Larry L. Taylor v. Elizabeth Ann Stewart Bedingfield (Affirmed in Part and Reversed in Part)

Annotate this Case
Download PDF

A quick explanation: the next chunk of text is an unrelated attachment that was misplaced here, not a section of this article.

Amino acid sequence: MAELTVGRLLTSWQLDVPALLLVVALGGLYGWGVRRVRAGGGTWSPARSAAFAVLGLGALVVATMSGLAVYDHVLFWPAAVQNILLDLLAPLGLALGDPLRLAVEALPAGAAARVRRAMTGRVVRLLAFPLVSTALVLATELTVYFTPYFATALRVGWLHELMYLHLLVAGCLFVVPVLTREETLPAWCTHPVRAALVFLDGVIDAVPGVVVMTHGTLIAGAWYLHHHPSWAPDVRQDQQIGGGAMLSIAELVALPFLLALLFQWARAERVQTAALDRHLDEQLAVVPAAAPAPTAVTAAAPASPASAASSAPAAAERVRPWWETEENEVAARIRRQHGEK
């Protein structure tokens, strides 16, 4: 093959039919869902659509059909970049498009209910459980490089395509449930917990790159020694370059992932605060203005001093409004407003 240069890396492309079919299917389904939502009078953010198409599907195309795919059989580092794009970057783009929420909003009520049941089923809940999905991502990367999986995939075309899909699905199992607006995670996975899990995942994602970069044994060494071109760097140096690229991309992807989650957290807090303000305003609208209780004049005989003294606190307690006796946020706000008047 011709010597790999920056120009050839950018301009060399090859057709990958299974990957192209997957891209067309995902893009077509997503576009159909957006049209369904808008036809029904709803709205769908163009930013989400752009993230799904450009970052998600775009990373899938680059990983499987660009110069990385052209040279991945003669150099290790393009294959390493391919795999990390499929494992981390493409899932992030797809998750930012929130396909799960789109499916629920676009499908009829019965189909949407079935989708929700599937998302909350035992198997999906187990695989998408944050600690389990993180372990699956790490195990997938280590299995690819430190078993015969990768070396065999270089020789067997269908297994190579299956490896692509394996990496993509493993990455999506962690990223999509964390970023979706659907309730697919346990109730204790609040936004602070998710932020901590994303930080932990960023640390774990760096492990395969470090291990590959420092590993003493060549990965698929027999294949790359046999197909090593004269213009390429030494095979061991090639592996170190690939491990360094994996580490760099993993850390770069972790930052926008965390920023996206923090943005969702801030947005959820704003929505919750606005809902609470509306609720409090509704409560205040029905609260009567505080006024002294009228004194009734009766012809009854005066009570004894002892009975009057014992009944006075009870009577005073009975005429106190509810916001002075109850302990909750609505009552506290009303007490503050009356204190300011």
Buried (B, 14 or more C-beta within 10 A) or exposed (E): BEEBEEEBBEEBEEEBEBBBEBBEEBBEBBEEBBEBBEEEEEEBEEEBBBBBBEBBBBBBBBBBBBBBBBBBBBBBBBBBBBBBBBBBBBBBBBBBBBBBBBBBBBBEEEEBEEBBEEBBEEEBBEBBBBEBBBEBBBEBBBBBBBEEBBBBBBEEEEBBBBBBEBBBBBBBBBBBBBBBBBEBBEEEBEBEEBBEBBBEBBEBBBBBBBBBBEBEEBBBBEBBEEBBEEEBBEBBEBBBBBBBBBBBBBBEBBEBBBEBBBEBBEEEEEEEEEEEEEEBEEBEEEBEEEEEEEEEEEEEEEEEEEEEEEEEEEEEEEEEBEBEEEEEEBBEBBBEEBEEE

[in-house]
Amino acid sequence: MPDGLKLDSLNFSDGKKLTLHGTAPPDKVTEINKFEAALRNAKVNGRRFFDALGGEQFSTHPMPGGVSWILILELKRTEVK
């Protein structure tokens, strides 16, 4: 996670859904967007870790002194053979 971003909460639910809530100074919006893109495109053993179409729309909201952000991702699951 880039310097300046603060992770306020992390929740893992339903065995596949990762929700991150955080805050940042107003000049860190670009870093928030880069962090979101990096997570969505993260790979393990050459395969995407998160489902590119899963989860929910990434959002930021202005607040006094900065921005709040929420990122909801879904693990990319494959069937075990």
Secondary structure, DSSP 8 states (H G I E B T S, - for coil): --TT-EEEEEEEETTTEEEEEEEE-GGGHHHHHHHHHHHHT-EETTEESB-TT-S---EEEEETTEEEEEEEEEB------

Judgment rendered September 25, 2019. Application for rehearing may be filed within the delay allowed by Art. 2166, La. C.C.P. No. 52,946-CA COURT OF APPEAL SECOND CIRCUIT STATE OF LOUISIANA ***** LARRY L. TAYLOR Plaintiff-Appellant versus ELIZABETH ANN STEWART BEDINGFIELD Defendant-Appellee ***** Appealed from the Twenty-Sixth Judicial District Court for the Parish of Bossier, Louisiana Trial Court No. 149,136-E Honorable Michael Nerren, Judge ***** HARPER LAW FIRM, APLC By: Jerald R. Harper Anne E. Wilkes Counsel for Appellant CECIL P. CAMPBELL, II Counsel for Appellee ELIZABETH ANN STEWART BEDINGFIELD In Proper Person ***** Before MOORE, PITMAN, and GARRETT, JJ. PITMAN, J. The trial court filed a judgment in favor of Plaintiff Larry L. Taylor and against Defendant Elizabeth Ann Stewart Bedingfield in the amount of $30,000, less an offset of $11,990.49. Taylor appeals the amount awarded. For the following reasons, we affirm the judgment of the trial court in part and reverse in part. FACTS On February 1, 2016, Taylor filed a petition for recovery of money he lent to Mrs. Bedingfield. He stated that he was good friends with her and her husband Jimmy Bedingfield. In January 2010, Mr. Bedingfield indicated that he was experiencing financial difficulty. Taylor wrote a check for $30,000, payable to “Jimmy Bedingfield,” which was deposited into an account for the Bedingfields’ business, The Home Store. He stated that several days prior to Mr. Bedingfield’s death in February 2011, Mrs. Bedingfield thanked him for the loan and assured him that there was adequate life insurance to pay the debt. He alleged that Mrs. Bedingfield repeatedly assured him of her intention to pay him back and that she acknowledged the debt to third parties. He stated that in January 2016, he asked Mrs. Bedingfield to execute a promissory note, and she responded that she had no knowledge of any indebtedness and refused to pay him. On April 1, 2016, Mrs. Bedingfield filed an answer denying Taylor’s allegations and raising affirmative defenses.1 She stated that the obligation 1 Mrs. Bedingfield also filed an exception of prescription. She stated that the loan was allegedly tendered on January 26, 2010; that an action on money lent is subject to a liberative prescription of three years; and that, therefore, Taylor’s action had prescribed on its face. Taylor argued that Mrs. Bedingfield acknowledged the debt on at least three different occasions within the three-year prescriptive period. The trial court referred the exception to the merits of the case. had been extinguished; that she was entitled to offset for any and all sums owed unto her, Mr. Bedingfield or The Home Store; and that the loan was a separate obligation of Mr. Bedingfield. Taylor responded that her affirmative defense of offset had some merit to the extent that he received materials and labor from The Home Store free of charge. On October 19, 2016, Taylor filed a motion to compel, requesting that the trial court compel Mrs. Bedingfield to provide bank records, tax returns, financial statements and other similar documents relevant to the facts of the case. After a hearing on October 31, 2016, the trial court filed a judgment granting the motion to compel on November 29, 2016. The trial began on July 7, 2017. Taylor called Mrs. Bedingfield as a witness. She testified that she married Mr. Bedingfield in 1972, and he died on February 8, 2011. She owns The Home Store in Bossier City. While he was alive, Mr. Bedingfield maintained the books for The Home Store and employed a bookkeeper. She testified that she did not know anything about the financial situation of The Home Store in 2009 or about the January 2010 loan. She stated that she had not seen the $30,000 check until Taylor included it in his lawsuit. An exhibit showed that the $30,000 check was deposited into The Home Store’s account with Citizens National Bank on January 26, 2010. She testified that Taylor was lying about her acknowledgement of the loan. She stated that after litigation began, she discovered that The Home Store supplied materials and labor to Taylor, including when he built a new house, but had not sent him any invoices since Mr. Bedingfield’s death. Taylor’s wife, Glenda Taylor, testified that after Mr. Bedingfield’s death, she and Taylor went to The Home Store at least three times to pick 2 out carpet and tile for the house they were building. She mainly worked with Mrs. Bedingfield’s son, but stated that Mrs. Bedingfield helped on occasion. She testified that she did not receive any invoices for the tile and carpet she chose at The Home Store. She stated that Taylor told her about a loan he made to Mr. Bedingfield on the day he wrote the check. He also told her that, after Mr. Bedingfield’s death, he communicated with Mrs. Bedingfield about the loan on three or four occasions and that she acknowledged the loan. The trial continued on July 28, 2017. Taylor testified that on January 26, 2010, he had lunch with Mr. Bedingfield and wrote him a check for $30,000. He stated that he expected to be paid back and that he wrote “Loan JB” on the memo line. He further stated that Mrs. Bedingfield knew about the loan, that they talked about it on numerous occasions and that she acknowledged that she wanted to pay back the loan. He recalled that the first time he spoke with Mrs. Bedingfield about the loan was several days before Mr. Bedingfield’s death in February 2011. He alleged that Mrs. Bedingfield told him how grateful they were for the loan, that it saved their house and business and that she was going to pay him back with life insurance proceeds. He testified that after Mr. Bedingfield’s death, he went to The Home Store numerous times to check on Mrs. Bedingfield and that she would assure him that that he would be repaid from the succession and life insurance. He stated that in 2013 and 2014, he bought materials, including tile and carpet, and labor from The Home Store for the house he lived in and for a house he was building. He never received an invoice and noted that Mrs. Bedingfield said it would all wash out in the end because she owed him money. He stated that prior to Mr. Bedingfield’s death, he always 3 received invoices for materials and labor he purchased from The Home Store for his building business. He also stated that in 2016, he approached Mrs. Bedingfield about signing a promissory note, and she responded that she knew nothing about the loan and did not owe him anything. He then rested his case. Mrs. Bedingfield testified that she did not have a conversation with Taylor several days before Mr. Bedingfield’s death. She stated that she did not have any conversations with Taylor about the loan until he came to The Home Store in January 2016. She told him that she did not know about any money and asked him to leave the store. She explained that if her son worked with the Taylors on choosing materials for the house they were building, he would have been responsible for the invoices. She stated that after litigation began, she discovered a folder her son kept regarding materials and labor for the Taylors. Counsel for Taylor objected to testimony regarding this folder and its contents because it was not produced during discovery. Counsel for Mrs. Bedingfield responded that they did not intend to offer evidence regarding the folder. Mrs. Bedingfield then rested her defense. The trial court reset the matter for closing arguments. The parties returned to court on November 9, 2017. The court reset closing arguments to January 4, 2018. It reopened the case for the limited purpose of admitting evidence regarding offsets. It stated its intent to appoint an independent agent to estimate the cost for the materials and labor performed for Taylor by The Home Store. Counsel for Taylor objected to the reopening of the case and argued that Mrs. Bedingfield failed to prove at trial the amount of offset to which she was entitled. 4 On August 29, 2018, Taylor filed a motion for entry of judgment. He noted that the independent agent calculated the offset to be $11,990.49. He objected to any offset and to the estimate because there was no proper evidentiary foundation, and the evidence was not timely and properly adduced prior to the submission of the case. On October 22, 2018, counsel for both parties presented arguments regarding the presentation of evidence and the offset. The trial court took the case under advisement. On December 6, 2018, the trial court filed an opinion and found that it could consider the independent agent’s calculation of the offset when no evidence of the offset amount was offered at trial. It explained that because Taylor’s indebtedness to The Home Store was not in dispute, it could take judicial notice of that fact without the formal presentation of evidence. It determined that Mrs. Bedingfield was liable for the $30,000 loan, minus $11,990.49 for services rendered by The Home Store. It explained that Mr. Bedingfield incurred the debt during his marriage to Mrs. Bedingfield, so she was also indebted to Taylor. On December 20, 2018, the trial court filed a judgment in favor of Taylor and against Mrs. Bedingfield in the sum of $30,000, less the sum of $11,990.49 as a credit, together with legal interest on the remaining balance from the date of the filing of the original petition. Taylor appeals. DISCUSSION Taylor argues that the trial court erred when it awarded Mrs. Bedingfield an offset after she failed to meet her burden of proof for the affirmative defense. He contends that the trial court erred when it 5 reopened and/or left open the trial record for the admission of new evidence and then considered otherwise inadmissible evidence of offset. He argues that any evidence of offset data was outside of the record, was not subject to direct or cross-examination and did not adhere to the rules of evidence. Therefore, Taylor contends that offset should be denied in its entirety. Offset, also known by the codal term “compensation,” takes place when two persons owe to each other sums of money, and these sums are liquidated and presently due. La. C.C. art. 1893. An assertion of offset or compensation equates to the affirmative defense of extinguishment of the obligation. La. C.C.P. art. 1005; Arkla, Inc. v. Maddox & May Bros. Casing Serv., 624 So. 2d 34 (La. App. 2 Cir. 1993). It is well settled that the party pleading the affirmative defense bears the burden of proving it by a preponderance of the evidence. See Henderson v. Geico Gen. Ins. Co., 36,696 (La. App. 2 Cir. 1/29/03), 837 So. 2d 736; Arkla, Inc. v. Maddox & May Bros. Casing Serv., supra. La. C.C.P. art. 1631(A) provides that the court has the power to require that the proceedings shall be conducted with dignity and in an orderly and expeditious manner, and to control the proceedings at the trial, so that justice is done. La. C.C.P. art. 1632 sets forth the normal order of trial as follows: (1) The opening statements by the plaintiff and the defendant, in that order; (2) The presentation of the evidence of the plaintiff and of the defendant, in that order; (3) The presentation of the evidence of the plaintiff in rebuttal; and (4) The argument of the plaintiff, of the defendant, and of the plaintiff in rebuttal, in that order. 6 La. C.C.P. art. 1632 provides that this order may be varied by the court when circumstances so justify. In Thomas v. Thomas, 51,894 (La. App. 2 Cir. 2/28/18), 246 So. 3d 736, this court discussed the trial court’s discretion to reopen a case for the production of additional evidence and stated: These articles have been construed to provide that a trial judge has a right, if the ends of justice so require, to reopen a case to permit the further production of evidence by either party. The decision to hold open or reopen a case for the production of additional evidence is within the sound discretion of the trial court and will not be disturbed on appeal unless manifestly erroneous. In order to prevent a miscarriage of justice, a trial court should not hesitate to reopen a case for the taking of additional evidence when properly requested, and an appellate court should not hesitate to set aside the ruling of a trial court on such matters in a case of manifest abuse of discretion. See Antley v. Brantly, 28,049 (La. App. 2 Cir. 2/28/96), 669 So. 2d 685; Harris v. West Carroll Par. Sch. Bd., 605 So. 2d 610 (La. App. 2 Cir. 1992), writ denied, 609 So. 2d 255 (La. 1992); American Bank & Tr. Co. of Coushatta v. McDowell, 545 So. 2d 1211 (La. App. 2 Cir. 1989); Yeutter v. Lewis, 334 So. 2d 728 (La. App. 3 Cir. 1976). In this case, Mrs. Bedingfield did not meet her burden of proof for the amount of offset to which she was entitled. Although she asserted the affirmative defense of offset, she failed to produce any documents in support of this defense during discovery, even after the trial court granted Taylor’s motion to compel. At trial, she testified that she had no knowledge of The Home Store’s work with the Taylors and introduced no evidence of any materials and labor that were supplied free of cost or of the value of any materials and labor provided to the Taylors. Notably, Mrs. Bedingfield’s failure to provide documentation of offset may have been a strategic attempt to support her argument of prescription. Further, the trial court abused its discretion in reopening the record and accepting the figure of $11,990.49. Over Taylor’s counsel’s consistent 7 objections, it allowed Mrs. Bedingfield to obtain estimates from two flooring companies for the value of materials and labor provided to the Taylors by The Home Store. These estimates were not introduced into evidence, no testimony or cross-examination was permitted and the trial court used these estimates to determine the amount of offset. Had these estimates been admitted as evidence during trial, Taylor would have had the opportunity to rebut the evidence and object to the admission of the estimates absent expert qualification, authentication or supporting testimony. Further, considering that Mrs. Bedingfield made no effort during discovery or at trial to present evidence of offset, the ends of justice did not require the trial court to reopen this case. See Thomas v. Thomas, supra. The estimates were clearly inadmissible. Accordingly, these assignments of error have merit. CONCLUSION For the foregoing reasons, we affirm the portion of the trial court’s judgment awarding $30,000, with interest at the legal rate from the date of judicial demand, to Plaintiff Larry L. Taylor. We reverse the portion of the judgment awarding an offset in favor of Defendant Elizabeth Ann Stewart Bedingfield. All costs are assessed to Defendant Elizabeth Ann Stewart Bedingfield. AFFIRMED IN PART AND REVERSED IN PART. 8